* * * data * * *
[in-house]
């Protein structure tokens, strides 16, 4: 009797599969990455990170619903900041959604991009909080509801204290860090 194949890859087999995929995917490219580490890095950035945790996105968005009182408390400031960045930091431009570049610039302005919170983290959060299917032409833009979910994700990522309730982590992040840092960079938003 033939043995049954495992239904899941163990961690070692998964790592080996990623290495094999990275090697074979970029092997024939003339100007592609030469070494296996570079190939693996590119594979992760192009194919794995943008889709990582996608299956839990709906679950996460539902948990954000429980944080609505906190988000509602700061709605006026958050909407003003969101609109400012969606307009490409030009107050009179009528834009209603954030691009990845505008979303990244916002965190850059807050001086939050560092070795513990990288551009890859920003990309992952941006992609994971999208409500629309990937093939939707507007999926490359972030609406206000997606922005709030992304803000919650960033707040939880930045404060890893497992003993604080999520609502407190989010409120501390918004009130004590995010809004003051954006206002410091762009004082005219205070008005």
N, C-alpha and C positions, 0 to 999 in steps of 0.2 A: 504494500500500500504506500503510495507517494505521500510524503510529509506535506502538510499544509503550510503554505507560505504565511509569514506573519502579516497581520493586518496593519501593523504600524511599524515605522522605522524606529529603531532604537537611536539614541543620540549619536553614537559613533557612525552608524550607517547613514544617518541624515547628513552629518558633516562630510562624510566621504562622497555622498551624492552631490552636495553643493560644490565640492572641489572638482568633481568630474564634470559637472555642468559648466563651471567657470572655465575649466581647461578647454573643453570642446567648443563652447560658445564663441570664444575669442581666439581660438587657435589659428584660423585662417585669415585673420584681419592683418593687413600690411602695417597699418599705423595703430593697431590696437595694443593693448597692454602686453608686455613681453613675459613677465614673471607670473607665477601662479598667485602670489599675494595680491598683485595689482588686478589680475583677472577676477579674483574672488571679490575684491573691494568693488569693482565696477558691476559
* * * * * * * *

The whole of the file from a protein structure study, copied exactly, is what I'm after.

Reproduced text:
[in-house]
């Protein structure tokens, strides 16, 4: 009797599969990455990170619903900041959604991009909080509801204290860090 194949890859087999995929995917490219580490890095950035945790996105968005009182408390400031960045930091431009570049610039302005919170983290959060299917032409833009979910994700990522309730982590992040840092960079938003 033939043995049954495992239904899941163990961690070692998964790592080996990623290495094999990275090697074979970029092997024939003339100007592609030469070494296996570079190939693996590119594979992760192009194919794995943008889709990582996608299956839990709906679950996460539902948990954000429980944080609505906190988000509602700061709605006026958050909407003003969101609109400012969606307009490409030009107050009179009528834009209603954030691009990845505008979303990244916002965190850059807050001086939050560092070795513990990288551009890859920003990309992952941006992609994971999208409500629309990937093939939707507007999926490359972030609406206000997606922005709030992304803000919650960033707040939880930045404060890893497992003993604080999520609502407190989010409120501390918004009130004590995010809004003051954006206002410091762009004082005219205070008005």
N, C-alpha and C positions, 0 to 999 in steps of 0.2 A: 504494500500500500504506500503510495507517494505521500510524503510529509506535506502538510499544509503550510503554505507560505504565511509569514506573519502579516497581520493586518496593519501593523504600524511599524515605522522605522524606529529603531532604537537611536539614541543620540549619536553614537559613533557612525552608524550607517547613514544617518541624515547628513552629518558633516562630510562624510566621504562622497555622498551624492552631490552636495553643493560644490565640492572641489572638482568633481568630474564634470559637472555642468559648466563651471567657470572655465575649466581647461578647454573643453570642446567648443563652447560658445564663441570664444575669442581666439581660438587657435589659428584660423585662417585669415585673420584681419592683418593687413600690411602695417597699418599705423595703430593697431590696437595694443593693448597692454602686453608686455613681453613675459613677465614673471607670473607665477601662479598667485602670489599675494595680491598683485595689482588686478589680475583677472577676477579674483574672488571679490575684491573691494568693488569693482565696477558691476559